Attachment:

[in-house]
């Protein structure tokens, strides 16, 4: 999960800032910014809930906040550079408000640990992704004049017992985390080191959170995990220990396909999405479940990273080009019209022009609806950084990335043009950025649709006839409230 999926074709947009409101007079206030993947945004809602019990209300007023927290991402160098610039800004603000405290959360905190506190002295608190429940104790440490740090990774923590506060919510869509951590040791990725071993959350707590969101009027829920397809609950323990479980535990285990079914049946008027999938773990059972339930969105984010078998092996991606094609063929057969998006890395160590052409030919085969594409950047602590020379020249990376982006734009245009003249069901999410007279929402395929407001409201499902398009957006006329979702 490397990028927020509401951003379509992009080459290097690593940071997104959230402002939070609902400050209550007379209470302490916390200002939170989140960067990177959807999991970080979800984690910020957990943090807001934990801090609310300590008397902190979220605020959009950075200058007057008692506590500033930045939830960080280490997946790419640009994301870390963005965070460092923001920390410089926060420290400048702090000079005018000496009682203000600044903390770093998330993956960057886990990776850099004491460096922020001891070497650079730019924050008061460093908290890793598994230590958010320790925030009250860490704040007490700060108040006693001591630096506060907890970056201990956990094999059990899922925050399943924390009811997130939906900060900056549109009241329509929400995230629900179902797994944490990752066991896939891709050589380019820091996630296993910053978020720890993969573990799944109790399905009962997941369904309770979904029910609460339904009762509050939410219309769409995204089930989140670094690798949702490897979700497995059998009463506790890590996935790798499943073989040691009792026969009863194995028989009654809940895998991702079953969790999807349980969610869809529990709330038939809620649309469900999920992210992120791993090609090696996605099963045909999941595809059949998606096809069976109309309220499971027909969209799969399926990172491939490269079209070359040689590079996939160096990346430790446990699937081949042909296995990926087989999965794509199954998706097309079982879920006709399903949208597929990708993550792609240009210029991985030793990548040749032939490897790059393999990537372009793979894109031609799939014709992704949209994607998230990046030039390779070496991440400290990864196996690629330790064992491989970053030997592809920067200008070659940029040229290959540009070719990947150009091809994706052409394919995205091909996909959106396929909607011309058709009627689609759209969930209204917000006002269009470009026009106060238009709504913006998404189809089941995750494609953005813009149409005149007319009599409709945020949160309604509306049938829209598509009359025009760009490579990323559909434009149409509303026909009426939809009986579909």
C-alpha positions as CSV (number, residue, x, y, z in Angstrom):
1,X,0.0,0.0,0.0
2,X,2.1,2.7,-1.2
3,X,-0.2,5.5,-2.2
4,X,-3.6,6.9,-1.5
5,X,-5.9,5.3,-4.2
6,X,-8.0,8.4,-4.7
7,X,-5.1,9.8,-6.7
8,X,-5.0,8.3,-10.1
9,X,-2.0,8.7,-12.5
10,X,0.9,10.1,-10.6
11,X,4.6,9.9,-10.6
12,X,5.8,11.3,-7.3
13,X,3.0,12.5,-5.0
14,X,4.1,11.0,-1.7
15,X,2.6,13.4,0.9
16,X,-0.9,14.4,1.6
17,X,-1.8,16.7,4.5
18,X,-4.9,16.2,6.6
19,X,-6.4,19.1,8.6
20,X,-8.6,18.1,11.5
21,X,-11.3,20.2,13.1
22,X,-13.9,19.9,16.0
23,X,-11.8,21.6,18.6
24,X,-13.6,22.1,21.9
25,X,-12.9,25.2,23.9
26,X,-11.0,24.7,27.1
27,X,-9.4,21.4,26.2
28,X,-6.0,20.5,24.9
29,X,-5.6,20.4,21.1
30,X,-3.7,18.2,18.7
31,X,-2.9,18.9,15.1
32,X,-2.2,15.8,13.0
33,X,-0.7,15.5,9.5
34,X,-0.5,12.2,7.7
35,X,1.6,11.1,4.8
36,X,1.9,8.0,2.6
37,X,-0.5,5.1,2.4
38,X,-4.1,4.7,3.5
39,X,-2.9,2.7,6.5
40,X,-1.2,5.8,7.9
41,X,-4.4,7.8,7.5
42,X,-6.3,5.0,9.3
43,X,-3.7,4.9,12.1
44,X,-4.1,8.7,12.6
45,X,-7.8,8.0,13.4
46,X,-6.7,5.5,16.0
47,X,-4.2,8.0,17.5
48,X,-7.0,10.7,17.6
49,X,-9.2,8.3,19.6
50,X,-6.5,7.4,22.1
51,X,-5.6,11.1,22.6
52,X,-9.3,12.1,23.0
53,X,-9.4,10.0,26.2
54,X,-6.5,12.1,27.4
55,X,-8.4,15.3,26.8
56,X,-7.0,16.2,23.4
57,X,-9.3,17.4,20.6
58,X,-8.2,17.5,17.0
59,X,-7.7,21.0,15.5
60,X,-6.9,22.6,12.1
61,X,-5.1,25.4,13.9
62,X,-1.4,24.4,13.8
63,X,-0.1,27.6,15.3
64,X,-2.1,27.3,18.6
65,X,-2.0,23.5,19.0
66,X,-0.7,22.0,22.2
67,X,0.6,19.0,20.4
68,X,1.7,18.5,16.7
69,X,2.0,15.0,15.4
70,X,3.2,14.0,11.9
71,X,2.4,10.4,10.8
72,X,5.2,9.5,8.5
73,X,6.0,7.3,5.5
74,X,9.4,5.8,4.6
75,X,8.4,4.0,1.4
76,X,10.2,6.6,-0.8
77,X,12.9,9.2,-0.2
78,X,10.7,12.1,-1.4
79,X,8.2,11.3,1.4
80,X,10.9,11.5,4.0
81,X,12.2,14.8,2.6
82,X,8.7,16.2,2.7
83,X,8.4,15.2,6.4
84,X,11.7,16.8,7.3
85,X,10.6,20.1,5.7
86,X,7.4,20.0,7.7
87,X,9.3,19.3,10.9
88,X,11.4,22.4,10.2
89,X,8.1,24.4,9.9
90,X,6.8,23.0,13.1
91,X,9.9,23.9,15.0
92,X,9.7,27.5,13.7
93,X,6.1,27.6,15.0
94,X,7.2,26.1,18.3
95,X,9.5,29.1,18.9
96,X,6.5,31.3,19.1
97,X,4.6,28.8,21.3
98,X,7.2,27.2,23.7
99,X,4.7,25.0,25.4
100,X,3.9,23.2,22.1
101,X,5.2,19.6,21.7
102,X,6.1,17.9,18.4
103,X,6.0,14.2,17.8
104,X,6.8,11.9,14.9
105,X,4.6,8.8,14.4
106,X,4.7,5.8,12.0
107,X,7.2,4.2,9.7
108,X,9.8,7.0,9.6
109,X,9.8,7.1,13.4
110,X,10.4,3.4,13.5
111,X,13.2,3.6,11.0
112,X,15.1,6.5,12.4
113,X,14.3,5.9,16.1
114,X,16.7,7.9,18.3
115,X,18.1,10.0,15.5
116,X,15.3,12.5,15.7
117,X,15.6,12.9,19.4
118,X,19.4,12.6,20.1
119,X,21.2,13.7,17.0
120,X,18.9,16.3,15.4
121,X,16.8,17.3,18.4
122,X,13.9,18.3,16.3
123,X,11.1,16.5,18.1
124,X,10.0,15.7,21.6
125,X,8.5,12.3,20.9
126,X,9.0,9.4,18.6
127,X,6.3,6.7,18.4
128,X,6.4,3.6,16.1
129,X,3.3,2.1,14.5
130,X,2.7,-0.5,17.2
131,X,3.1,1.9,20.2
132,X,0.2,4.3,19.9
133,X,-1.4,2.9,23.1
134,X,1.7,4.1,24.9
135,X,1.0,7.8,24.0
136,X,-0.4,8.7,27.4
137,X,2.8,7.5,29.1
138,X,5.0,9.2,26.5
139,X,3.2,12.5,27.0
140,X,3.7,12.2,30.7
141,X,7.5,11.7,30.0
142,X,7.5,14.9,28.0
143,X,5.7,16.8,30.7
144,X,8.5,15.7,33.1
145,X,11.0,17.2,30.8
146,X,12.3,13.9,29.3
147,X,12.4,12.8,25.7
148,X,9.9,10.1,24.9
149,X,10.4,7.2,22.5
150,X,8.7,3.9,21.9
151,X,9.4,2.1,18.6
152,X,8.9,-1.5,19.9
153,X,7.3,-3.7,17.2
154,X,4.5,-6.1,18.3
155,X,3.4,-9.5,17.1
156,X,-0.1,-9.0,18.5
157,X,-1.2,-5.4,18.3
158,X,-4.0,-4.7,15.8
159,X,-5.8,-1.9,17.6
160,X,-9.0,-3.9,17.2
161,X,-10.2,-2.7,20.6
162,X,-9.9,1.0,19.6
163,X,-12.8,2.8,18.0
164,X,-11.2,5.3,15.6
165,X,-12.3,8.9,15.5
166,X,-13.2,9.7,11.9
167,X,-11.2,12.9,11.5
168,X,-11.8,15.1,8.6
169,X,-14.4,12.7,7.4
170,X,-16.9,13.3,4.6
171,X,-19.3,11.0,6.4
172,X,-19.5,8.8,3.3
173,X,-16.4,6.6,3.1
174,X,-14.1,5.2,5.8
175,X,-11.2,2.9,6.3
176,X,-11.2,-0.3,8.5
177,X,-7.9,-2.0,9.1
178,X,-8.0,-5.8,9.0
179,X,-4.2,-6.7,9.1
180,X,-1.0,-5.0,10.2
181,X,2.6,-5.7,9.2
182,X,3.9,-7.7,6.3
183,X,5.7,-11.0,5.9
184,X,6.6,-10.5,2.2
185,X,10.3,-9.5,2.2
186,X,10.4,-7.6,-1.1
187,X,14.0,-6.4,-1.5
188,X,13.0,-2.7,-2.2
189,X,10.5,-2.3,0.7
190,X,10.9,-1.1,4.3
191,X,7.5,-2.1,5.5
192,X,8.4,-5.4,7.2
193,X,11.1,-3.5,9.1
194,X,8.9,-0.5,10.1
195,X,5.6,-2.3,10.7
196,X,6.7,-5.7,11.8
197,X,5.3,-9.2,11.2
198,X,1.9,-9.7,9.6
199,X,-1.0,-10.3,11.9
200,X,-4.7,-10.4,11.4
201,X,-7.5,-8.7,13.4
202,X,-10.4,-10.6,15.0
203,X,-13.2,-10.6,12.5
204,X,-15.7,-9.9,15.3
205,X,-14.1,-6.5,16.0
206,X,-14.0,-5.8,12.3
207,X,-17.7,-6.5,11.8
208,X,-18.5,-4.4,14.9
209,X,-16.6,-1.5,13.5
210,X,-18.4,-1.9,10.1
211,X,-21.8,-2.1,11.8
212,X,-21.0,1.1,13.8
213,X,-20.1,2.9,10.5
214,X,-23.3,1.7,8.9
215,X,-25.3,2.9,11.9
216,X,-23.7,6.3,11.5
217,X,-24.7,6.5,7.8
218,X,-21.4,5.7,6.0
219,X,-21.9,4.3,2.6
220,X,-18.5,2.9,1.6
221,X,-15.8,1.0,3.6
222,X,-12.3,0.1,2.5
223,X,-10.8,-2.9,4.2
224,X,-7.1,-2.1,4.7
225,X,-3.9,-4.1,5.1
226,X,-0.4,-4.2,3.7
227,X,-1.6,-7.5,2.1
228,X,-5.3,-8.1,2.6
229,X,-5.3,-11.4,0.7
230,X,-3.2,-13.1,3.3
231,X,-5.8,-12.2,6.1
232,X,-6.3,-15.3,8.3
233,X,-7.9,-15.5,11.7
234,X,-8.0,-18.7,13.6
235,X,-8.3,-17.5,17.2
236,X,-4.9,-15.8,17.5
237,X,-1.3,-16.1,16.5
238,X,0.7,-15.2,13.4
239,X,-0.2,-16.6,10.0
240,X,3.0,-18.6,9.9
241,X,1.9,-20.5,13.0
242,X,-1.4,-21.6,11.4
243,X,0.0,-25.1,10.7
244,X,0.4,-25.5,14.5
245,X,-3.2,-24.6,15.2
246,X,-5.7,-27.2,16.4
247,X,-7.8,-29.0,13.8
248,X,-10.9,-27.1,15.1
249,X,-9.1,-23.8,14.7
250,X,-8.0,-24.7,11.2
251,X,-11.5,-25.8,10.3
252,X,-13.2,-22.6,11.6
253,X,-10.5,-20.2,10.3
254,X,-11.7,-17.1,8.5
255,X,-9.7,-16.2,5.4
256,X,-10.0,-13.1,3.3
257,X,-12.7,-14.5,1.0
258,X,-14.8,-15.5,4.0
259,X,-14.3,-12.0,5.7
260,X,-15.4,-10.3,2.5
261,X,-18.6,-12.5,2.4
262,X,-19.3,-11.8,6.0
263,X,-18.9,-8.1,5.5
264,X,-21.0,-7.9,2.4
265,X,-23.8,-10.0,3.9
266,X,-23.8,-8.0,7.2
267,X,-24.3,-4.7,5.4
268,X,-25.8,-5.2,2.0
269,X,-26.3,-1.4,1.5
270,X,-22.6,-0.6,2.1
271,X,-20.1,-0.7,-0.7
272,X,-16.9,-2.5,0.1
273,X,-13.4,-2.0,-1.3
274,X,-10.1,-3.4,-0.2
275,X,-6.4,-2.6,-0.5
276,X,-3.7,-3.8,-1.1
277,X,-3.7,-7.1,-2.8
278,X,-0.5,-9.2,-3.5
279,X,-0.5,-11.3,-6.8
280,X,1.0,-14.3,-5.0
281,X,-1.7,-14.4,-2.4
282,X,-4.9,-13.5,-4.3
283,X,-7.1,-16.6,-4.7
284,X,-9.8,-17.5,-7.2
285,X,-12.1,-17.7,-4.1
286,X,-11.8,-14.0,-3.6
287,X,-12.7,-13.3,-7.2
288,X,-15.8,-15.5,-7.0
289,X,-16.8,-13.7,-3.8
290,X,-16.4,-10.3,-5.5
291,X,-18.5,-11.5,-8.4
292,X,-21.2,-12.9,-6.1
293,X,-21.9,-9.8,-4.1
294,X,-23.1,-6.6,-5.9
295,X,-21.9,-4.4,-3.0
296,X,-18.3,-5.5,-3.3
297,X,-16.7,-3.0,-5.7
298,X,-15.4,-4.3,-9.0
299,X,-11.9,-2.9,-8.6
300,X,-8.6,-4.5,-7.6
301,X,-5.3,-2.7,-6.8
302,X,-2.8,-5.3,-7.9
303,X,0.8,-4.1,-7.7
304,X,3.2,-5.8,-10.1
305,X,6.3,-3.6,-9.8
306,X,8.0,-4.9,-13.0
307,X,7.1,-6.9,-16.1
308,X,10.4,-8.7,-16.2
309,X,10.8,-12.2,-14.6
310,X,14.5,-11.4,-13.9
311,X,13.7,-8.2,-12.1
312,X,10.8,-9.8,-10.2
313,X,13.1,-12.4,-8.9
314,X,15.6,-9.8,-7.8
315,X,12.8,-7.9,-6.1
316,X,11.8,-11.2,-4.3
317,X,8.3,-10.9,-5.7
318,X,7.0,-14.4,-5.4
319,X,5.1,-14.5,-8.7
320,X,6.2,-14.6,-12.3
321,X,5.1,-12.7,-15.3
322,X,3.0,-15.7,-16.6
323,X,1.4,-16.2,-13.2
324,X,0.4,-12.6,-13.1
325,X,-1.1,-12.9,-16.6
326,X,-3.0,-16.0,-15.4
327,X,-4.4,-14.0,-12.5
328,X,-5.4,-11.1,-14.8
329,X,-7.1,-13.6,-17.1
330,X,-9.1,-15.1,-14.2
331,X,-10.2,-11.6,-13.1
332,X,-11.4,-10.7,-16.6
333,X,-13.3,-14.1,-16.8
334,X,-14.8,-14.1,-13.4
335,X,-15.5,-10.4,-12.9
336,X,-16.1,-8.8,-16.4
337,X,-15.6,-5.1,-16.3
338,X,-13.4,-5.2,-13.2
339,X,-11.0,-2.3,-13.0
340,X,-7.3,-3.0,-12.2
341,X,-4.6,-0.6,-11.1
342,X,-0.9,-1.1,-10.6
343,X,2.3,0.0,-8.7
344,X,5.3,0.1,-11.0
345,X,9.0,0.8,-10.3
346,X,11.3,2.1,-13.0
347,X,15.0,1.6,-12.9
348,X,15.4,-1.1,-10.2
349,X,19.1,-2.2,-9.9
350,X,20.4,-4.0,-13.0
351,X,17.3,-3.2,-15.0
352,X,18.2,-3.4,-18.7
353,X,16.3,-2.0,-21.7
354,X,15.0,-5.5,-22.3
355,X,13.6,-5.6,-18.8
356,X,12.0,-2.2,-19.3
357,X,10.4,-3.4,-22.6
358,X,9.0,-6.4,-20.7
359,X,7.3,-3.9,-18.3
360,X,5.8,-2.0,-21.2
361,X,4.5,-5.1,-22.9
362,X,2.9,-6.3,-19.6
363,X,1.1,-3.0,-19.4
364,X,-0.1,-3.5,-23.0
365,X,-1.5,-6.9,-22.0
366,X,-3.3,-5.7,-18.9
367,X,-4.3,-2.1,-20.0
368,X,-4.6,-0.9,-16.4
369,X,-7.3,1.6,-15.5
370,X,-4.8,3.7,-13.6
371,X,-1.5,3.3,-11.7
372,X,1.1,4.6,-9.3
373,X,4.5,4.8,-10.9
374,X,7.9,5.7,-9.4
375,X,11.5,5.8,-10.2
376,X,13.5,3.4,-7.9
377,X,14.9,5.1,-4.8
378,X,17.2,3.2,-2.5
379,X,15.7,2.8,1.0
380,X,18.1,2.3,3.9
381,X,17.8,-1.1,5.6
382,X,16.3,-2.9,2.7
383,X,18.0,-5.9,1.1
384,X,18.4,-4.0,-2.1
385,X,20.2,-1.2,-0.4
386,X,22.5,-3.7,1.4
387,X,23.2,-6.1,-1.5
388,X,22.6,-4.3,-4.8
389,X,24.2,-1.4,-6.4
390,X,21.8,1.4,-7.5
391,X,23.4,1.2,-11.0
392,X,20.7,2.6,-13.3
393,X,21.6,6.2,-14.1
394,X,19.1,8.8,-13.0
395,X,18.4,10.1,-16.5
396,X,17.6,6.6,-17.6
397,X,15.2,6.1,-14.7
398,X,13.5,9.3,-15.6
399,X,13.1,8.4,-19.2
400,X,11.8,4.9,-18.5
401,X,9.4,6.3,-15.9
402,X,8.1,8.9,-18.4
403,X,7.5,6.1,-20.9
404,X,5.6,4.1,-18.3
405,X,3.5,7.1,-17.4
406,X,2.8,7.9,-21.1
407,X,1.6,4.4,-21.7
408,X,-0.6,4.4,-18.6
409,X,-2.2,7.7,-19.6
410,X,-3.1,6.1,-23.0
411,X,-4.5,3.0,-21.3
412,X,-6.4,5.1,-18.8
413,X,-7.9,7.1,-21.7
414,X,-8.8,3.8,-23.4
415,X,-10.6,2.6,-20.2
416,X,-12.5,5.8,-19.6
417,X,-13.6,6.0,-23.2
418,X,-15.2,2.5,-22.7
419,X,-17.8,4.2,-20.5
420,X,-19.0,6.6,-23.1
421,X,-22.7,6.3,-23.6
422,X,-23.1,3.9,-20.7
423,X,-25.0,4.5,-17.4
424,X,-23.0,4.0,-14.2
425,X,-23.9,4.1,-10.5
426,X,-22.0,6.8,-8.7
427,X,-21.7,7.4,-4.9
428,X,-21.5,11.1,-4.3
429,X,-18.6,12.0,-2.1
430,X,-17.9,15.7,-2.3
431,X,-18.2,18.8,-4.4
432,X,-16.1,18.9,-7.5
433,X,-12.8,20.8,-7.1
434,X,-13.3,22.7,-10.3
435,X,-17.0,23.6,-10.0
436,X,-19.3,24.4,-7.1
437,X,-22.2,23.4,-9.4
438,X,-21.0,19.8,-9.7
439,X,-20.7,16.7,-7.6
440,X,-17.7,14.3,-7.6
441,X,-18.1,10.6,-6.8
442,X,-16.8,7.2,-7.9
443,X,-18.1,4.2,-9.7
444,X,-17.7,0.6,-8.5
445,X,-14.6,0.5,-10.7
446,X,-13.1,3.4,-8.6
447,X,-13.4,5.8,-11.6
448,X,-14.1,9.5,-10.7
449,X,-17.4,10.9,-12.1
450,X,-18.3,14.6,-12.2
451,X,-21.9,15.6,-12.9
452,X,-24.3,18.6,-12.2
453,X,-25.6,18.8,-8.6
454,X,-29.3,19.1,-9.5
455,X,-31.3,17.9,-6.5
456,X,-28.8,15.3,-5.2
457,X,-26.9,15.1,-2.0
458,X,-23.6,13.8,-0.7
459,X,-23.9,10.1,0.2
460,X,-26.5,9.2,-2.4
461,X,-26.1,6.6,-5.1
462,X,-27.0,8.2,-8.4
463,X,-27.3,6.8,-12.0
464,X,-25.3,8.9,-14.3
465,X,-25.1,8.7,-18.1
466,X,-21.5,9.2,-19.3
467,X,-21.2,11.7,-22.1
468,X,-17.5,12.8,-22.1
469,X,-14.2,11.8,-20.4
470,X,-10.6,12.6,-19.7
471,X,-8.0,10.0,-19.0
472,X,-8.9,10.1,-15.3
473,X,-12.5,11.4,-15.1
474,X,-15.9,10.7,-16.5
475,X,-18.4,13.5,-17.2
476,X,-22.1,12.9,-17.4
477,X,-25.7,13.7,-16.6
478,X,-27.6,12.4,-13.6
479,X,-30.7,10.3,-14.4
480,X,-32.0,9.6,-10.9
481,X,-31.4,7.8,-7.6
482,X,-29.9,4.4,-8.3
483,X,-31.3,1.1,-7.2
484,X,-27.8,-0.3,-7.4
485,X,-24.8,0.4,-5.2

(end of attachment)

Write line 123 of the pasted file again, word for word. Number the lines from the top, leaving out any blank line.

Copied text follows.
120,X,18.9,16.3,15.4